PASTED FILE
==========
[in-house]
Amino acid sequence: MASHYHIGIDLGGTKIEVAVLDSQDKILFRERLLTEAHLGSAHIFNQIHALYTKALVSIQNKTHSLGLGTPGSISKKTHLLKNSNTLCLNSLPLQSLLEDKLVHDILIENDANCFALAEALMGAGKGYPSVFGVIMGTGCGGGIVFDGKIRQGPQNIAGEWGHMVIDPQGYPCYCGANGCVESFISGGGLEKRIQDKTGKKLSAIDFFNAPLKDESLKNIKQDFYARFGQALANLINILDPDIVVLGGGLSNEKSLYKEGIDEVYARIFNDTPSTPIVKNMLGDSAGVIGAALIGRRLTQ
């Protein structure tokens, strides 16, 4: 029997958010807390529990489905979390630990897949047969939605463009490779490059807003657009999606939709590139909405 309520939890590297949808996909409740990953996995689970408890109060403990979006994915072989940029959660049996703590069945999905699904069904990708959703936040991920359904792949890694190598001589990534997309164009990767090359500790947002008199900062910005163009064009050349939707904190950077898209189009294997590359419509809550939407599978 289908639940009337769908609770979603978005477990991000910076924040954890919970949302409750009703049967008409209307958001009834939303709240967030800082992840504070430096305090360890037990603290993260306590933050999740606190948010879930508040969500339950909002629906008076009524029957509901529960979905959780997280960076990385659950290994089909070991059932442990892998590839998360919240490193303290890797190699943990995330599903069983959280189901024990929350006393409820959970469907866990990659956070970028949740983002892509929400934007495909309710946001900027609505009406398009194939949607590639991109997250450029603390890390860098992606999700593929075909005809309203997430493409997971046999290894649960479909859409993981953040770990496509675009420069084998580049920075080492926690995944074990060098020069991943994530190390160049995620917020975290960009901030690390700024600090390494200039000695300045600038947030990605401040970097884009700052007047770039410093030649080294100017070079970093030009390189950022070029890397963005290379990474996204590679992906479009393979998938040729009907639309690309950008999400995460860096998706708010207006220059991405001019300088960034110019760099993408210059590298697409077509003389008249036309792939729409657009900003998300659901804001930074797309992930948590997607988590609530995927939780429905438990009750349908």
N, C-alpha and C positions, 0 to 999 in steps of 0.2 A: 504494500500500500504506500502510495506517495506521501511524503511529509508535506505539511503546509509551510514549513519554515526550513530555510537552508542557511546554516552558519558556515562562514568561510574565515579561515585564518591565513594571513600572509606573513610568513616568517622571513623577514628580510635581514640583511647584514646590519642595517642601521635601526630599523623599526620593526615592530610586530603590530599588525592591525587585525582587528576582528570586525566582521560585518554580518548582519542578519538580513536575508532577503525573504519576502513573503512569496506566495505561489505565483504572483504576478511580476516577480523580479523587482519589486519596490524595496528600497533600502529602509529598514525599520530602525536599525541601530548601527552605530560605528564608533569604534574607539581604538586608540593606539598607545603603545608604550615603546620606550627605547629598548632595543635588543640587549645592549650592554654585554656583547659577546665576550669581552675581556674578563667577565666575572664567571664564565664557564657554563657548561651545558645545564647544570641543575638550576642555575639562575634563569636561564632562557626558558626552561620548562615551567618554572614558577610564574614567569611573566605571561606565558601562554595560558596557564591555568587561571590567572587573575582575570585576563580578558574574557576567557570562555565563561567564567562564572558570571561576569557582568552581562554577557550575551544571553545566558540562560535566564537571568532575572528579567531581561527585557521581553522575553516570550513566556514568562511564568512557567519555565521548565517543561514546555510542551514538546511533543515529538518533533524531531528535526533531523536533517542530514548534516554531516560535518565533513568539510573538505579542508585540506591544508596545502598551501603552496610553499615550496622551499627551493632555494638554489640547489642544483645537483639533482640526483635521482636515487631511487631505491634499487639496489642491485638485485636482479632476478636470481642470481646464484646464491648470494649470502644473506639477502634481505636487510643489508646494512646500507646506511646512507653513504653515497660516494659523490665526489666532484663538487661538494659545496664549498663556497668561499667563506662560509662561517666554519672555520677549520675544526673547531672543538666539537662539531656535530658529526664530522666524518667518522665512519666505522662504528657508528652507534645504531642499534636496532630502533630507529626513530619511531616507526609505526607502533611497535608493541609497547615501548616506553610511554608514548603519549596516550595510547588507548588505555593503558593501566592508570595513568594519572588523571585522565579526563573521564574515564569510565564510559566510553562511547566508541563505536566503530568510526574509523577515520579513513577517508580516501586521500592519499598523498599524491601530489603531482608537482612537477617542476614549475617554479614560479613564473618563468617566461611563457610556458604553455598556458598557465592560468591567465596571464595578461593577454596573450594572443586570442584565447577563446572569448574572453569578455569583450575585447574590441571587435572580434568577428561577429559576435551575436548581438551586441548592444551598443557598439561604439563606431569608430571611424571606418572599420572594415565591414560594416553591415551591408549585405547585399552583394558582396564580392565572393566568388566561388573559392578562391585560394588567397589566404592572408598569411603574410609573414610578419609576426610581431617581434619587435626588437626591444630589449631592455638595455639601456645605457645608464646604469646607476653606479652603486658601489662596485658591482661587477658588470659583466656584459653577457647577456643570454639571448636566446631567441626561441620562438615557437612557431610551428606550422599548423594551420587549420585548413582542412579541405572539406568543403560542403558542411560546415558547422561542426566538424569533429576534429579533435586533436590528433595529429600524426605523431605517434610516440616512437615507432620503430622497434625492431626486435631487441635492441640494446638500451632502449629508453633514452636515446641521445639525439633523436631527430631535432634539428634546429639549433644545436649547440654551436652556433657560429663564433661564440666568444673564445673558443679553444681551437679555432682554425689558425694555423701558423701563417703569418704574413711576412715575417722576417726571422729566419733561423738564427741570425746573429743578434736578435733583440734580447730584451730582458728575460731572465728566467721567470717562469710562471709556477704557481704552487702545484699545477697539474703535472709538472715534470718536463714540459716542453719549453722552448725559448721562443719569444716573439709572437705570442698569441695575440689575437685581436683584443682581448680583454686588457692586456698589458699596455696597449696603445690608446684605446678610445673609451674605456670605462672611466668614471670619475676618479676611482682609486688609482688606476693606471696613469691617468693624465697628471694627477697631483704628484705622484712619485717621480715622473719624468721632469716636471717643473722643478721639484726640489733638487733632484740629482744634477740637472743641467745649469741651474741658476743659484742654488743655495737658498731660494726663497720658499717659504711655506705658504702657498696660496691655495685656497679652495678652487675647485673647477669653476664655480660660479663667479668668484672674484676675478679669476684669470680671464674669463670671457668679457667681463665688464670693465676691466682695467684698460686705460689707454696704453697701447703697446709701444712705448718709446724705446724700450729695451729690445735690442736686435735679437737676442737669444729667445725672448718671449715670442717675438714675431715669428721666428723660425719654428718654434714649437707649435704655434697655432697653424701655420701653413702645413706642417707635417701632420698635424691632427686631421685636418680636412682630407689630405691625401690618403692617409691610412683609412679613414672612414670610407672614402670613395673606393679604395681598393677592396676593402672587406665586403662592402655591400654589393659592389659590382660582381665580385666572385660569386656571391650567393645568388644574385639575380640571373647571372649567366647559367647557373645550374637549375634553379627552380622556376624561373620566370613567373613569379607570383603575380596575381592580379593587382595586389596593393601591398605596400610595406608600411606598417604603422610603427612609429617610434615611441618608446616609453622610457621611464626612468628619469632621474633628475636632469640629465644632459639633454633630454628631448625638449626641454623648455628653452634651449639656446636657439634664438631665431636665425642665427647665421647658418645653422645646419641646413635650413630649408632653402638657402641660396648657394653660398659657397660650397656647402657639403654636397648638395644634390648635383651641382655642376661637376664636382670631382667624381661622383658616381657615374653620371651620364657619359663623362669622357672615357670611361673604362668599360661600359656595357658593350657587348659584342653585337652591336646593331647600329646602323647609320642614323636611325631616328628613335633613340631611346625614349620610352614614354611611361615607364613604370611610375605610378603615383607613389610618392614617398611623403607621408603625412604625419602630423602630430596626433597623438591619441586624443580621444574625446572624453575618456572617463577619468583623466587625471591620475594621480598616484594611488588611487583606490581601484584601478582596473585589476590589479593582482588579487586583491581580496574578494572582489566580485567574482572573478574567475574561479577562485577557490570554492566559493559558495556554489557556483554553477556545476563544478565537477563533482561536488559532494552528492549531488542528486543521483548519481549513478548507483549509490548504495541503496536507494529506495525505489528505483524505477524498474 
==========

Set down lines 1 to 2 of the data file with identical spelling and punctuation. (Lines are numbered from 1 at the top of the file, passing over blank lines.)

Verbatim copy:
[in-house]
Amino acid sequence: MASHYHIGIDLGGTKIEVAVLDSQDKILFRERLLTEAHLGSAHIFNQIHALYTKALVSIQNKTHSLGLGTPGSISKKTHLLKNSNTLCLNSLPLQSLLEDKLVHDILIENDANCFALAEALMGAGKGYPSVFGVIMGTGCGGGIVFDGKIRQGPQNIAGEWGHMVIDPQGYPCYCGANGCVESFISGGGLEKRIQDKTGKKLSAIDFFNAPLKDESLKNIKQDFYARFGQALANLINILDPDIVVLGGGLSNEKSLYKEGIDEVYARIFNDTPSTPIVKNMLGDSAGVIGAALIGRRLTQ